New York Islanders New Ownership Takes Over
Jon Ledecky and Scott Malkin become the New York Islanders majority owners starting the 2016-17 season, as long-time owner Charles Wang becomes a minority shareholder. What does this shift mean for the team?
The news of a New York Islanders ownership change came in August 2014 when it was announced that Ledecky, who previously co-owned the Washington Capitals, and Makin would take over as majority shareholders in two years time.
The price of the sale was reported to be $485 million by Forbes. An astounding price when you consider that Forber listed the value of the franchise at $325 million as of November 2015.
Ledecky isn’t a newcomer to the sports ownership world. He not only co-owned the Washington Capitals with now majority owner Ted Leonis, but he had a number of bids beat out for a number of other teams across leagues including the Montréal Canadiens and the Washington Nationals.
Scott Malkin on the other hand, has never owned a sports franchise. So we have a guy who has wanted nothing more than own a sports team in Jon Ledecky and another guy who’s made his money opening upscale shopping malls in Europe.
Both are individually wealthy. And both bring different business experience to the table. But aside from their business acumen, what does this new ownership scheme for the team and the on-ice product?
A Fifth Ring
When interviewed after the progressive takeover, the two were asked what their goal was for the franchise. Rather, than provide a highly scripted answer filled with vague cliché statements that we’ve all heard, the two said exactly what Isles fans wanted to hear: “a fifth ring.”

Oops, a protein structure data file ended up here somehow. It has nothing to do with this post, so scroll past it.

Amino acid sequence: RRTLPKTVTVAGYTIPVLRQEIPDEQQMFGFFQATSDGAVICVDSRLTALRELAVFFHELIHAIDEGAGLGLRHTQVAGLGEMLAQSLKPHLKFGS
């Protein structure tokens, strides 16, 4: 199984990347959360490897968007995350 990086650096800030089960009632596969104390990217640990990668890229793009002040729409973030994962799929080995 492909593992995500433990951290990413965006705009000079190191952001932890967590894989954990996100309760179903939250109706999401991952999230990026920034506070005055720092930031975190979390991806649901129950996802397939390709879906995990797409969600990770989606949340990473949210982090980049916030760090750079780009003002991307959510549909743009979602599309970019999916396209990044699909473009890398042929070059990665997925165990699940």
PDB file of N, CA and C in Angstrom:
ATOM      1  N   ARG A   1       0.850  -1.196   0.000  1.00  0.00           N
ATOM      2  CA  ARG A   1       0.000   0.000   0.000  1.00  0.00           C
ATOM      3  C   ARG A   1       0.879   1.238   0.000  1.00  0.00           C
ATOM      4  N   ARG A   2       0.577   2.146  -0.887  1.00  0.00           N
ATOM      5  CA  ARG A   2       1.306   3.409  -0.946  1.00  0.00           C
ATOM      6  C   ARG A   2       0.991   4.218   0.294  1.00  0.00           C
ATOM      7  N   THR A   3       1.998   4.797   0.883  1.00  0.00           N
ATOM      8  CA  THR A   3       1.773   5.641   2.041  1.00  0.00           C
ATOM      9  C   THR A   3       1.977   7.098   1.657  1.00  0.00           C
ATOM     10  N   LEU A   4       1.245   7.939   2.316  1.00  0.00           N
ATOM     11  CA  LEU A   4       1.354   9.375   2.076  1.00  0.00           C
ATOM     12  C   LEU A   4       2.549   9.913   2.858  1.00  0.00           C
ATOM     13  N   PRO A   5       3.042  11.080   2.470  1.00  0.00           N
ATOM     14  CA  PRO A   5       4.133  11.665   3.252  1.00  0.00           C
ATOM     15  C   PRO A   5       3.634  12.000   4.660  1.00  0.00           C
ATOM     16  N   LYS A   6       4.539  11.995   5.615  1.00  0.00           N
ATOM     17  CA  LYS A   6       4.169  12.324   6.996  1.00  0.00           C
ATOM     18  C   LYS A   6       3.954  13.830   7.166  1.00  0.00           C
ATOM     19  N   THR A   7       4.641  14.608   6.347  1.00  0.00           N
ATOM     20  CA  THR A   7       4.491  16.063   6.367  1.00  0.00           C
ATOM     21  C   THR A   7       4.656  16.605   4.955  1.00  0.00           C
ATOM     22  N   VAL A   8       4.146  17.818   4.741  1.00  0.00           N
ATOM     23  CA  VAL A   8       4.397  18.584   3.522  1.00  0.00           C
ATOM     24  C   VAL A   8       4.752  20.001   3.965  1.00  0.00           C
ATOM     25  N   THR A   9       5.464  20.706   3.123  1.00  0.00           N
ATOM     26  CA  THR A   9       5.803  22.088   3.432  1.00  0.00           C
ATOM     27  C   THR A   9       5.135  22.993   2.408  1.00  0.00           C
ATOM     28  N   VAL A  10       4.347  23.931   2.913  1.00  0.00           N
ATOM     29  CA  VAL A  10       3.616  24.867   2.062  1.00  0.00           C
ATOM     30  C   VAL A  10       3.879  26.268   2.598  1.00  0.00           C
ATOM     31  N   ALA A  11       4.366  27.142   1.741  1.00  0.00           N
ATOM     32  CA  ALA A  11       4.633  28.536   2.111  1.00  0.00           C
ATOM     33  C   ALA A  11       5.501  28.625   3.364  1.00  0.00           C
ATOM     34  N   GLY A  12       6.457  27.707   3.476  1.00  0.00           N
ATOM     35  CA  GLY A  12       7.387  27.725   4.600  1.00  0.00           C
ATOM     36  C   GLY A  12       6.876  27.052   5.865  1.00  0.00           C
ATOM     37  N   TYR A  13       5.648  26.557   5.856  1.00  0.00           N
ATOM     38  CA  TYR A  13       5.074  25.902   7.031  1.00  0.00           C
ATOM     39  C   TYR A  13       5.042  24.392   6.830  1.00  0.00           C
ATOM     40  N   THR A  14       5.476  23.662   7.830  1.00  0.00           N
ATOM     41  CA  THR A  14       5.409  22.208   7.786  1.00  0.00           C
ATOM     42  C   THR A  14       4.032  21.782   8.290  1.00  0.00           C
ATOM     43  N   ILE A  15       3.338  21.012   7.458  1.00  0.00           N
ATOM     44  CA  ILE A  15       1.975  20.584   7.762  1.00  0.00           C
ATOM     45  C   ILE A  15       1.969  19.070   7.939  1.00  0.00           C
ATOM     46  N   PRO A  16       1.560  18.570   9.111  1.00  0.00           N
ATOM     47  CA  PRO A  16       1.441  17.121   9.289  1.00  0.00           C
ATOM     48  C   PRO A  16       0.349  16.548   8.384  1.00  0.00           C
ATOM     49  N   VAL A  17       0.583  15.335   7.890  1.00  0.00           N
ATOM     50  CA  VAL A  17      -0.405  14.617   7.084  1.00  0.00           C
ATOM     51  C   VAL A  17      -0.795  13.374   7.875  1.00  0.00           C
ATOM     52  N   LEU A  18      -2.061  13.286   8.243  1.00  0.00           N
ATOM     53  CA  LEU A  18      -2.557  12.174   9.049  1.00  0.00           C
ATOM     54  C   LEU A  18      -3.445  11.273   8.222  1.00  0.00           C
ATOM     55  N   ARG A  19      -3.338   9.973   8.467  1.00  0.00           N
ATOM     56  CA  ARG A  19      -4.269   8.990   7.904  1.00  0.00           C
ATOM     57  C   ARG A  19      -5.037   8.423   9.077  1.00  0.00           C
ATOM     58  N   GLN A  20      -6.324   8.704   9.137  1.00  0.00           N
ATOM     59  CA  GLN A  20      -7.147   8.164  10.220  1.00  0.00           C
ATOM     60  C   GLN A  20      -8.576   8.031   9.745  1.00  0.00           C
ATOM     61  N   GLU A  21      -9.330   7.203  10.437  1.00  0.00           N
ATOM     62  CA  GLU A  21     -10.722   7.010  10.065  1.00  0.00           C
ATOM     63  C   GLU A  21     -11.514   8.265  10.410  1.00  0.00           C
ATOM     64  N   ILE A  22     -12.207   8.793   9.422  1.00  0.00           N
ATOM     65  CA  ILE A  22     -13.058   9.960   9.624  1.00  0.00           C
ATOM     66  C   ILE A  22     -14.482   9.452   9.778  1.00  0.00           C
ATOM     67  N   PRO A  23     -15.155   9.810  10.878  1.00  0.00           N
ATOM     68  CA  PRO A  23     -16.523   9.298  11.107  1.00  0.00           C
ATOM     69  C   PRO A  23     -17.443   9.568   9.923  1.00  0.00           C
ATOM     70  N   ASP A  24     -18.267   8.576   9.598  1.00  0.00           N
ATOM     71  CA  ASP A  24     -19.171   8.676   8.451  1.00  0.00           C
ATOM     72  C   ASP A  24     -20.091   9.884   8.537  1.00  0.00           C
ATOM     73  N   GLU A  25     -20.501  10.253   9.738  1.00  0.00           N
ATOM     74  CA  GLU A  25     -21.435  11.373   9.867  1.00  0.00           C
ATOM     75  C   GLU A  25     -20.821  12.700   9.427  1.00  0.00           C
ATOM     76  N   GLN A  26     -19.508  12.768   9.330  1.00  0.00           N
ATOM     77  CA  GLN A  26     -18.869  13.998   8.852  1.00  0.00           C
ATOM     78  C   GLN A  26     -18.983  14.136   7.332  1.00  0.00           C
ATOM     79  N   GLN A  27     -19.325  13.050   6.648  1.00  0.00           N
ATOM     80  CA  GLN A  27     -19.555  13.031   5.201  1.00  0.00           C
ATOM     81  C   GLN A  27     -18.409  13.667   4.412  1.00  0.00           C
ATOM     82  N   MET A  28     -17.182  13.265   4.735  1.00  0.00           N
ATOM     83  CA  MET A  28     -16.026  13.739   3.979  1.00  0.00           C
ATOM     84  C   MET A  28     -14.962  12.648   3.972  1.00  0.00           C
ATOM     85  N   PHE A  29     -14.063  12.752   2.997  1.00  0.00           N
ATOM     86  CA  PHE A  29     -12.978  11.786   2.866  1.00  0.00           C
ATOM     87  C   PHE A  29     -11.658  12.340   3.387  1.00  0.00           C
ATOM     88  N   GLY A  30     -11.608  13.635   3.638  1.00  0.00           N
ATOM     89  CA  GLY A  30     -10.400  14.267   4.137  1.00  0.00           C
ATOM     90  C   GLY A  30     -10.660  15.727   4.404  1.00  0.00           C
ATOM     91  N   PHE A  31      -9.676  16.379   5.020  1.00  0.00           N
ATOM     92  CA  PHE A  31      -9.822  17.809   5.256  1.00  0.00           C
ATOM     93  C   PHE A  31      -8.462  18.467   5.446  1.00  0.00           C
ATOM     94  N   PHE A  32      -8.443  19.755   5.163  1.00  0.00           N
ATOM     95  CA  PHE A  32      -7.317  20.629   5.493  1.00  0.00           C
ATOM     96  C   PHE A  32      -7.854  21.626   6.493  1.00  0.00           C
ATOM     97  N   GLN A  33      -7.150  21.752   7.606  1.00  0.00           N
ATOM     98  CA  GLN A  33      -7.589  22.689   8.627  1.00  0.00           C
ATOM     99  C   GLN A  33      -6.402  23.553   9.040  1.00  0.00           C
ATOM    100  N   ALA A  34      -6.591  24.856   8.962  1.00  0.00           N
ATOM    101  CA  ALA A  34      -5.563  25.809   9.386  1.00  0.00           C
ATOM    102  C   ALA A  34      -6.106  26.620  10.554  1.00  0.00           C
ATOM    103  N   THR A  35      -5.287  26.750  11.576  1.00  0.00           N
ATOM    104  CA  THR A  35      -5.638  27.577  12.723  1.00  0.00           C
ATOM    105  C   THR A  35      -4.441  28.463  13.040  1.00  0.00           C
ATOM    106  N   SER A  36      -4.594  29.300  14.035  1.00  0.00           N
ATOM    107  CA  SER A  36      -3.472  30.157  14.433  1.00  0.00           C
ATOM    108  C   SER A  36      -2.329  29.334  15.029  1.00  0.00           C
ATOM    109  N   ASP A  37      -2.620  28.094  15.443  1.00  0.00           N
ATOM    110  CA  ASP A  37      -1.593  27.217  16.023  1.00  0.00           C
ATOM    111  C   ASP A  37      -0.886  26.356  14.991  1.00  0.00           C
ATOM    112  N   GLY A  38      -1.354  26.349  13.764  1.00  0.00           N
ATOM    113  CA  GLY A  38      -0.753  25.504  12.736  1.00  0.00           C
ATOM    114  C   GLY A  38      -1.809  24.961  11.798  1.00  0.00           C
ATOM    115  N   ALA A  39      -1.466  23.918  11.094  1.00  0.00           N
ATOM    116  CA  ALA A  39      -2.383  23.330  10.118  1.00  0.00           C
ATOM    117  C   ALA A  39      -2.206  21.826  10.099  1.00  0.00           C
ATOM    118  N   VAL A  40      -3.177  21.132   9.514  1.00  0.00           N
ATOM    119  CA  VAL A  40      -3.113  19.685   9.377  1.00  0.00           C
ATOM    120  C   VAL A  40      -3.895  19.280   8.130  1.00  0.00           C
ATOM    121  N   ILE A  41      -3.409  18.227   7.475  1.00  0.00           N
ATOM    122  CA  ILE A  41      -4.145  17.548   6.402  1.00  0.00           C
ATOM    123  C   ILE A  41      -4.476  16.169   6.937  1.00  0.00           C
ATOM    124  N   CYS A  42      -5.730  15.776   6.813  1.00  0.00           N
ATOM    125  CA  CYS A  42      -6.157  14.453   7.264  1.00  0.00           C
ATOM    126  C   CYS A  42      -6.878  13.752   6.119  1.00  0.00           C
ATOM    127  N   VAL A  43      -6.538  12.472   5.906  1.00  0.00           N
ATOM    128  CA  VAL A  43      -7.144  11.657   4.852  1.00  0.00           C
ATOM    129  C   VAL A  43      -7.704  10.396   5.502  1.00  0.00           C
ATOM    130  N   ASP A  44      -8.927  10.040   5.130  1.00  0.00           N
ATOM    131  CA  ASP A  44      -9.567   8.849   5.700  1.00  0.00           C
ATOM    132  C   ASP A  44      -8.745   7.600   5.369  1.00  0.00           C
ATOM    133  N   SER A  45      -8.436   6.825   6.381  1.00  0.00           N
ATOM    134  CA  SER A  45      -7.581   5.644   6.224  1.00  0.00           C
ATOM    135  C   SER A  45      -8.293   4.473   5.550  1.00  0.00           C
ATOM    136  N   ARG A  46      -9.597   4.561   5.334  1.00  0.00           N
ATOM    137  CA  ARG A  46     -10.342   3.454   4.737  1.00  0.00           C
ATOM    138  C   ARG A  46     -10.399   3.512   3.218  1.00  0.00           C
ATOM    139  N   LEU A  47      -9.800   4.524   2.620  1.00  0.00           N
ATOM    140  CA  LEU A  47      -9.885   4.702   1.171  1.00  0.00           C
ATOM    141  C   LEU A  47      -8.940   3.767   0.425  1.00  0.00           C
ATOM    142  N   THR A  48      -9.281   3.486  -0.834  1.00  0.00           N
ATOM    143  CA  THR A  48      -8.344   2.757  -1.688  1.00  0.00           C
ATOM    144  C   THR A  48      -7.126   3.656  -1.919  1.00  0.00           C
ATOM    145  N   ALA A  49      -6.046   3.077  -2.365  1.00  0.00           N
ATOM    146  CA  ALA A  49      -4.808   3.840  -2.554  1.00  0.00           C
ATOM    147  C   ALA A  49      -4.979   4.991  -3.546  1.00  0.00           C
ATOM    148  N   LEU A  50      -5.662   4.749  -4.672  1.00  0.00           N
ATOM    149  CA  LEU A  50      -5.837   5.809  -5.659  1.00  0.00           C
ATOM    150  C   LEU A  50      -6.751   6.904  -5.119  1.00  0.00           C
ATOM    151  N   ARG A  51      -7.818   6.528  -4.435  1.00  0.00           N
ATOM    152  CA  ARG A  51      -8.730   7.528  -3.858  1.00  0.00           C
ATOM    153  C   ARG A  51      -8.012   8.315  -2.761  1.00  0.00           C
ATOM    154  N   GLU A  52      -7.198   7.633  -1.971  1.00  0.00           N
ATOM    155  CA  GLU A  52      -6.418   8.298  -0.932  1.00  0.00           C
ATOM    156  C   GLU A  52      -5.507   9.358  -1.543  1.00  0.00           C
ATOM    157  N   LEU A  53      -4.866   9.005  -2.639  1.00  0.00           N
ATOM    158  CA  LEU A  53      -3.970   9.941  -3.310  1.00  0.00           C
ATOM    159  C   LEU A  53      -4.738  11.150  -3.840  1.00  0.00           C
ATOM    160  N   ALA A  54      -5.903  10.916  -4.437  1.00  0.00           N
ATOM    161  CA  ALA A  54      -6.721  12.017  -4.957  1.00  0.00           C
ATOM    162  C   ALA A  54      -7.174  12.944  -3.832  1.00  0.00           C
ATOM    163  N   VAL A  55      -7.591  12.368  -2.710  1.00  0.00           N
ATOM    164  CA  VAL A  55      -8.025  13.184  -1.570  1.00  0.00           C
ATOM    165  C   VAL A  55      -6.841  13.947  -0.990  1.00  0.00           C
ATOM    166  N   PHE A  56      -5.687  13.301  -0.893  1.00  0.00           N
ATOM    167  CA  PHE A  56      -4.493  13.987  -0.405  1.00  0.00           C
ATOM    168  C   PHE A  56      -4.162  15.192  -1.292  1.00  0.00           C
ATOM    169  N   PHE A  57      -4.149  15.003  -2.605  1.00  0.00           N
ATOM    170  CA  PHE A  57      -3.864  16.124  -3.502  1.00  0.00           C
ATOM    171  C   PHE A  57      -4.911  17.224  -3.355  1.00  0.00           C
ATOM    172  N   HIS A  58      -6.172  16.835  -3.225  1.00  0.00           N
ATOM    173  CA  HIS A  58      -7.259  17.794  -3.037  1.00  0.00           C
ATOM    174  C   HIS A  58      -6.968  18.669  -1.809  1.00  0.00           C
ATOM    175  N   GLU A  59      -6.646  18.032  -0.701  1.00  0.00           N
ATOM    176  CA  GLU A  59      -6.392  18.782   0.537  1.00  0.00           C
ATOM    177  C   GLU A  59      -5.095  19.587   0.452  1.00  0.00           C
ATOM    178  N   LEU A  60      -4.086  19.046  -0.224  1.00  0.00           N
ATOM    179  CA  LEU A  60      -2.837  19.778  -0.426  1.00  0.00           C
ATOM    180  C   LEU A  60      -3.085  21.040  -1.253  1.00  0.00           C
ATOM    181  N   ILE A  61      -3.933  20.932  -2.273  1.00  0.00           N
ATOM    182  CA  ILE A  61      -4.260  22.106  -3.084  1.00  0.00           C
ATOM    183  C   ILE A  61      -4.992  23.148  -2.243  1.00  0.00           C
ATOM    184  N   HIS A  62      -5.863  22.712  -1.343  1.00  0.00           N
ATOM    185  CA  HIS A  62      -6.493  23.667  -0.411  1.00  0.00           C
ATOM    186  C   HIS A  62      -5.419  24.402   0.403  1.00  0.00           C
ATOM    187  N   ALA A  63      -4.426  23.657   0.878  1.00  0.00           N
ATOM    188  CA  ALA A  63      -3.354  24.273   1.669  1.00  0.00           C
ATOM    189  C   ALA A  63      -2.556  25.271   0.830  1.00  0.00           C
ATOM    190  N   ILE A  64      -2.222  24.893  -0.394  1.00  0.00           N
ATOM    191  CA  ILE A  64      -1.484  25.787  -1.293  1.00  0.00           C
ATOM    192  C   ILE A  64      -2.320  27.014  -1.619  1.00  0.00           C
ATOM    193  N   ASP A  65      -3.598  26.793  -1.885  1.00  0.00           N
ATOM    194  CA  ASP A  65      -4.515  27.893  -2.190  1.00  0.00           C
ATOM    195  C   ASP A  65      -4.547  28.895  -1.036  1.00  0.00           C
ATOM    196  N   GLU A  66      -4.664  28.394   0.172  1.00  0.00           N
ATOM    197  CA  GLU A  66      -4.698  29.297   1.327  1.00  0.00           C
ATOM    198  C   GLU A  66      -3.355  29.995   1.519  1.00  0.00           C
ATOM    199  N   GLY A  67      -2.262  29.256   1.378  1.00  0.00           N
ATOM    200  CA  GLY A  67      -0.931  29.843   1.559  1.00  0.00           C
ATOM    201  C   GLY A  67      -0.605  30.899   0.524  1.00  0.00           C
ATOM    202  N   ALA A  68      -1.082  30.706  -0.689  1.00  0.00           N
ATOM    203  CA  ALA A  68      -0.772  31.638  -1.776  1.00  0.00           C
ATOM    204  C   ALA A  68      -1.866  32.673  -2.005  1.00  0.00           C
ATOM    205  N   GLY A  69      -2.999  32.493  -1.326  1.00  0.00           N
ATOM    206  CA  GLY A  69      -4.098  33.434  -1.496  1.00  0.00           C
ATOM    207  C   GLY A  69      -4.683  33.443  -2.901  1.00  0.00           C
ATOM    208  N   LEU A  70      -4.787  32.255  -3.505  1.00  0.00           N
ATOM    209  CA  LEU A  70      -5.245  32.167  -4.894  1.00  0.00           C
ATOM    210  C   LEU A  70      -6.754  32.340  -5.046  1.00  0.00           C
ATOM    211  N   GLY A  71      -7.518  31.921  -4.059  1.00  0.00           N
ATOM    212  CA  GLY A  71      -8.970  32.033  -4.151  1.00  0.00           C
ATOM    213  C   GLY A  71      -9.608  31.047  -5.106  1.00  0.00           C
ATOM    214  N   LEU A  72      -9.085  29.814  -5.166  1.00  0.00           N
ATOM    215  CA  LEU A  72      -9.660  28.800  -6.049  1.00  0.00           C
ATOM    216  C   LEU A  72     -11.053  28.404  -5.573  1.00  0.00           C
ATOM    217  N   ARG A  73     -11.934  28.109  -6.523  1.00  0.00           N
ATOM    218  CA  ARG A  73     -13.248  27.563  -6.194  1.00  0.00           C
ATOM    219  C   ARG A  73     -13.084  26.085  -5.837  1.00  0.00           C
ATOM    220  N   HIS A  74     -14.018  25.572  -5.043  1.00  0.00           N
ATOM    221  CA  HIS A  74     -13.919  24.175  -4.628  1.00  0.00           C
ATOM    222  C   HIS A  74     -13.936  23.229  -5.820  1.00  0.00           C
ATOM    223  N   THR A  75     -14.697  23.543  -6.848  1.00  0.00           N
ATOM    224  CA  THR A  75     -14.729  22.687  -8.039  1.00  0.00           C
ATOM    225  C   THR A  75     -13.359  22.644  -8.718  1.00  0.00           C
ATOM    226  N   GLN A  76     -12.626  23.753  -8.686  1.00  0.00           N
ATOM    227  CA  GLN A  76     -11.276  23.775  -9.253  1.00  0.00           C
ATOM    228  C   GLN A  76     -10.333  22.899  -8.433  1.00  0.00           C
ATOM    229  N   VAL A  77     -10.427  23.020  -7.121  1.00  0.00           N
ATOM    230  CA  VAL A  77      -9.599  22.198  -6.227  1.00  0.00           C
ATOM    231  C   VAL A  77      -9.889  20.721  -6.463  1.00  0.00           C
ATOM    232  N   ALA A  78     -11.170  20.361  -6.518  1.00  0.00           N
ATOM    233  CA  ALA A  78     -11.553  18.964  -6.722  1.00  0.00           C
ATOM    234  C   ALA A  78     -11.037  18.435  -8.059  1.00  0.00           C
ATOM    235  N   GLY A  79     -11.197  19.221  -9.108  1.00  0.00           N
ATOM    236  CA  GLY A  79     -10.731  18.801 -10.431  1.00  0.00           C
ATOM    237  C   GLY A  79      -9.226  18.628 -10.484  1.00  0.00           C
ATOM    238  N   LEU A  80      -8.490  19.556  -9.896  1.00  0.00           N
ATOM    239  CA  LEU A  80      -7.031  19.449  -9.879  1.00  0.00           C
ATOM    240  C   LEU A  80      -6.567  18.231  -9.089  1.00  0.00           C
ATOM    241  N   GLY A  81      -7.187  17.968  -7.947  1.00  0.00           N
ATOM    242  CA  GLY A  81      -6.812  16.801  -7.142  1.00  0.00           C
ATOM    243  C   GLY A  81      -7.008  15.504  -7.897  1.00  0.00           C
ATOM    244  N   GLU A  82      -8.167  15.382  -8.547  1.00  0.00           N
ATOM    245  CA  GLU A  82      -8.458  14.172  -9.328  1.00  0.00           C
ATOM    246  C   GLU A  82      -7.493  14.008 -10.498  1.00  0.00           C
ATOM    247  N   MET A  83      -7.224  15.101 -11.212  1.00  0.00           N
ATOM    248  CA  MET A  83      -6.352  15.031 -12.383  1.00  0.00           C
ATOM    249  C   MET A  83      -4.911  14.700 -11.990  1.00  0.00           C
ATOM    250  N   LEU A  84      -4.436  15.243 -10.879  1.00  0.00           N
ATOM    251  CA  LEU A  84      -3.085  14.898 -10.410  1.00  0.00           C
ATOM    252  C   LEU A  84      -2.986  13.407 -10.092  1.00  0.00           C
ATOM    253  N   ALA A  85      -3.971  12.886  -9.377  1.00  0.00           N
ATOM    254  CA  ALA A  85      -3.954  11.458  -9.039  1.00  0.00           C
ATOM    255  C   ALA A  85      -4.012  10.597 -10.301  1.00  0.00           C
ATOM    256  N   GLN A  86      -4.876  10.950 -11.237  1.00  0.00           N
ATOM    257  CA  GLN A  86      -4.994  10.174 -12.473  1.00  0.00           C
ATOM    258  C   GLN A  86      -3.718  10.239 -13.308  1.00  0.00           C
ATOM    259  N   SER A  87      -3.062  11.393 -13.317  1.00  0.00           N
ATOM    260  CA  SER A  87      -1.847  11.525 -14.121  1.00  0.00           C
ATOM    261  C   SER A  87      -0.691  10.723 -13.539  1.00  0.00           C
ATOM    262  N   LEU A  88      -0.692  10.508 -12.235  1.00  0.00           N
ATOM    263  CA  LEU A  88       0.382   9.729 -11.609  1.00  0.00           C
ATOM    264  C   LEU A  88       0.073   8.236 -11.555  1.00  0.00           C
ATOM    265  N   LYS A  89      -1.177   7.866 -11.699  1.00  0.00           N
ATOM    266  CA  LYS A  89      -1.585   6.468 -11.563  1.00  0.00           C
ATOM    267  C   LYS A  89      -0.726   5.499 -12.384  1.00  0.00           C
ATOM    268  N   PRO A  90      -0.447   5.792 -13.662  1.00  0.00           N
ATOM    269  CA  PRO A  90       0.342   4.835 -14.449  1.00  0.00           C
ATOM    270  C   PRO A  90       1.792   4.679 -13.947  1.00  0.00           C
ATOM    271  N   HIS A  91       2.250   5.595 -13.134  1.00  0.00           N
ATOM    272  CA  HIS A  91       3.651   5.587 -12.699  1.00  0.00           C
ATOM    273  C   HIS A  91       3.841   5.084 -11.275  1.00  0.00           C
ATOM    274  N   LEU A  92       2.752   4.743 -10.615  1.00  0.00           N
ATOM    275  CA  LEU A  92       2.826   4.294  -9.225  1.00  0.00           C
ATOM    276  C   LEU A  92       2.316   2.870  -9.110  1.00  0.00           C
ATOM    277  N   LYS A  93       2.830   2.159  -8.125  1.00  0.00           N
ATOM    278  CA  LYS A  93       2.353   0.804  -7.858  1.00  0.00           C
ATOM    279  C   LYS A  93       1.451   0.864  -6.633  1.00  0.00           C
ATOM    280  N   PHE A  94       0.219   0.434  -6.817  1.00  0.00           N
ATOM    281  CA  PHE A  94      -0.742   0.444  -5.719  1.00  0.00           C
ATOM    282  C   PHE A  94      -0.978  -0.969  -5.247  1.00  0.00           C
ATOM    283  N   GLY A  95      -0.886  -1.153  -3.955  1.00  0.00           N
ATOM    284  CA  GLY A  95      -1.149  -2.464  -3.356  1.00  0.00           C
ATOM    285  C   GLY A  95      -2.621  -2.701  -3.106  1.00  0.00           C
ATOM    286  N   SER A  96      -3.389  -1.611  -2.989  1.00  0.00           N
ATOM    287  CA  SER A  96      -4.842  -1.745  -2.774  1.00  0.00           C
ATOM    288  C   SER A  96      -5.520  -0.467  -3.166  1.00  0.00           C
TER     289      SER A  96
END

It’s three words, but those three words provided an insight into these two individuals. Of course just saying you want to win a Stanley Cup is great, who doesn’t? But to craft a message that encapsulates the history of a franchise and it’s frustrations in three words is masterful.
But again, saying is one thing, doing it is an entirely other proposition. How do you get that fifth ring exactly?
The biggest factor is to spend on players. It’s not to go out and dole out millions of dollars to the very first UFA available. But rather maximize spending to the limit allowed by the league. It sounds like a simple solution, just spend $71.4 million on players. But in order to spend that money, a team first needs to make that money.
No Money, ‘Mo Problems
It’s no secret that the Islanders aren’t exactly rolling in piles of money. There’s a reason that they don’t spend to the cap. And that’s due to a number of factors, one being attendance.
Of the 30 teams in the league, the Islanders ranked 28th in terms of average attendance in 2015-16. It doesn’t help that they play in a stadium designed for basketball games, and ranks 29th in terms of capacity in the NHL.
Even if filled to capacity for every home game, the best the Islanders could do is average 15,795 fans, good enough to jump four spots to 24th. And in no way good enough to get them up to a place where spending to the cap or even close to it makes sense.
It’s not like the Islanders are far from spending to the cap. In 2015-16 they were but $5.1 million from the ceiling. But in a league where 80% of revenue comes from traditional means, increasing gate receipts goes a long way to securing financial stability for the franchise.
These new owners are saying all the right things. And they might very well be willing to spend more on players next season. But in order to do so, they have to maximize the number of fans going to the games. Leaving that unattended will certainly spell financial doom for the two.